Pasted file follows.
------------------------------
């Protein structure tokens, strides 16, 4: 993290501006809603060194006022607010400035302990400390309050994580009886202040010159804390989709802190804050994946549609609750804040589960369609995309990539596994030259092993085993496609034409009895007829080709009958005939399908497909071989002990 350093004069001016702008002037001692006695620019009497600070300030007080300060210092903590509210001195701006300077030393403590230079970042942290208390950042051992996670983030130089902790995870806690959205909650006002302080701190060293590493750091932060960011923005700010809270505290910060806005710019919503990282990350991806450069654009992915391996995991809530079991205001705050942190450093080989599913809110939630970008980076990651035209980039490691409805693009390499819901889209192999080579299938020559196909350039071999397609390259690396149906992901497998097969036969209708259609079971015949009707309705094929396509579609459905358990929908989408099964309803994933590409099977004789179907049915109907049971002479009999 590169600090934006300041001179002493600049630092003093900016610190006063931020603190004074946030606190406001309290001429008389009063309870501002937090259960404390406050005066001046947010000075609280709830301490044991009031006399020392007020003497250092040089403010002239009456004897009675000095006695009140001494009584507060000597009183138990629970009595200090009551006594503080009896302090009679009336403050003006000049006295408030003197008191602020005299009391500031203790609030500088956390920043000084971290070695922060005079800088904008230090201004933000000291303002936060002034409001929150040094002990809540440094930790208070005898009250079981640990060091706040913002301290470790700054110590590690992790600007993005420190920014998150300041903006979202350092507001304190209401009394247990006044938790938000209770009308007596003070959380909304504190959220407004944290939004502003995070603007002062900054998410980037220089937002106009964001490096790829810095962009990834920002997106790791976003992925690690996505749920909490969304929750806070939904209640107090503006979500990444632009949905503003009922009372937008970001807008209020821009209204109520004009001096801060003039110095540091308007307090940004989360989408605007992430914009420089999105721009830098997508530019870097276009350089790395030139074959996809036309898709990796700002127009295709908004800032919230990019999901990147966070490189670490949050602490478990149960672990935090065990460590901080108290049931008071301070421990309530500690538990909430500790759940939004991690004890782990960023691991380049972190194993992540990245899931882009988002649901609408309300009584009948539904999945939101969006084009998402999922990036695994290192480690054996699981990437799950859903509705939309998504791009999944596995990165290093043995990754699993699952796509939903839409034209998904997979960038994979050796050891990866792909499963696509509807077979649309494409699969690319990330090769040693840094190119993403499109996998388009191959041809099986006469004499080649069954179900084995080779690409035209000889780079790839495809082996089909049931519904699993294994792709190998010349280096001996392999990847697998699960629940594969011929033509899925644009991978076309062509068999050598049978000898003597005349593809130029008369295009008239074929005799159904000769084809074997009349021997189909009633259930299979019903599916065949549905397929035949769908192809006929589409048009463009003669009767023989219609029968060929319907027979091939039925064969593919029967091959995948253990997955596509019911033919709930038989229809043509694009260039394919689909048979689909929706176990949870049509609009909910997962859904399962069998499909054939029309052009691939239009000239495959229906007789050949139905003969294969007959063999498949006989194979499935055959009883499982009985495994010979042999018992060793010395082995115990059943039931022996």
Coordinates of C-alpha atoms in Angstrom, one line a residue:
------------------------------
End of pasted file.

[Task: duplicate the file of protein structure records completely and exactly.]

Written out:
């Protein structure tokens, strides 16, 4: 993290501006809603060194006022607010400035302990400390309050994580009886202040010159804390989709802190804050994946549609609750804040589960369609995309990539596994030259092993085993496609034409009895007829080709009958005939399908497909071989002990 350093004069001016702008002037001692006695620019009497600070300030007080300060210092903590509210001195701006300077030393403590230079970042942290208390950042051992996670983030130089902790995870806690959205909650006002302080701190060293590493750091932060960011923005700010809270505290910060806005710019919503990282990350991806450069654009992915391996995991809530079991205001705050942190450093080989599913809110939630970008980076990651035209980039490691409805693009390499819901889209192999080579299938020559196909350039071999397609390259690396149906992901497998097969036969209708259609079971015949009707309705094929396509579609459905358990929908989408099964309803994933590409099977004789179907049915109907049971002479009999 590169600090934006300041001179002493600049630092003093900016610190006063931020603190004074946030606190406001309290001429008389009063309870501002937090259960404390406050005066001046947010000075609280709830301490044991009031006399020392007020003497250092040089403010002239009456004897009675000095006695009140001494009584507060000597009183138990629970009595200090009551006594503080009896302090009679009336403050003006000049006295408030003197008191602020005299009391500031203790609030500088956390920043000084971290070695922060005079800088904008230090201004933000000291303002936060002034409001929150040094002990809540440094930790208070005898009250079981640990060091706040913002301290470790700054110590590690992790600007993005420190920014998150300041903006979202350092507001304190209401009394247990006044938790938000209770009308007596003070959380909304504190959220407004944290939004502003995070603007002062900054998410980037220089937002106009964001490096790829810095962009990834920002997106790791976003992925690690996505749920909490969304929750806070939904209640107090503006979500990444632009949905503003009922009372937008970001807008209020821009209204109520004009001096801060003039110095540091308007307090940004989360989408605007992430914009420089999105721009830098997508530019870097276009350089790395030139074959996809036309898709990796700002127009295709908004800032919230990019999901990147966070490189670490949050602490478990149960672990935090065990460590901080108290049931008071301070421990309530500690538990909430500790759940939004991690004890782990960023691991380049972190194993992540990245899931882009988002649901609408309300009584009948539904999945939101969006084009998402999922990036695994290192480690054996699981990437799950859903509705939309998504791009999944596995990165290093043995990754699993699952796509939903839409034209998904997979960038994979050796050891990866792909499963696509509807077979649309494409699969690319990330090769040693840094190119993403499109996998388009191959041809099986006469004499080649069954179900084995080779690409035209000889780079790839495809082996089909049931519904699993294994792709190998010349280096001996392999990847697998699960629940594969011929033509899925644009991978076309062509068999050598049978000898003597005349593809130029008369295009008239074929005799159904000769084809074997009349021997189909009633259930299979019903599916065949549905397929035949769908192809006929589409048009463009003669009767023989219609029968060929319907027979091939039925064969593919029967091959995948253990997955596509019911033919709930038989229809043509694009260039394919689909048979689909929706176990949870049509609009909910997962859904399962069998499909054939029309052009691939239009000239495959229906007789050949139905003969294969007959063999498949006989194979499935055959009883499982009985495994010979042999018992060793010395082995115990059943039931022996």
Coordinates of C-alpha atoms in Angstrom, one line a residue: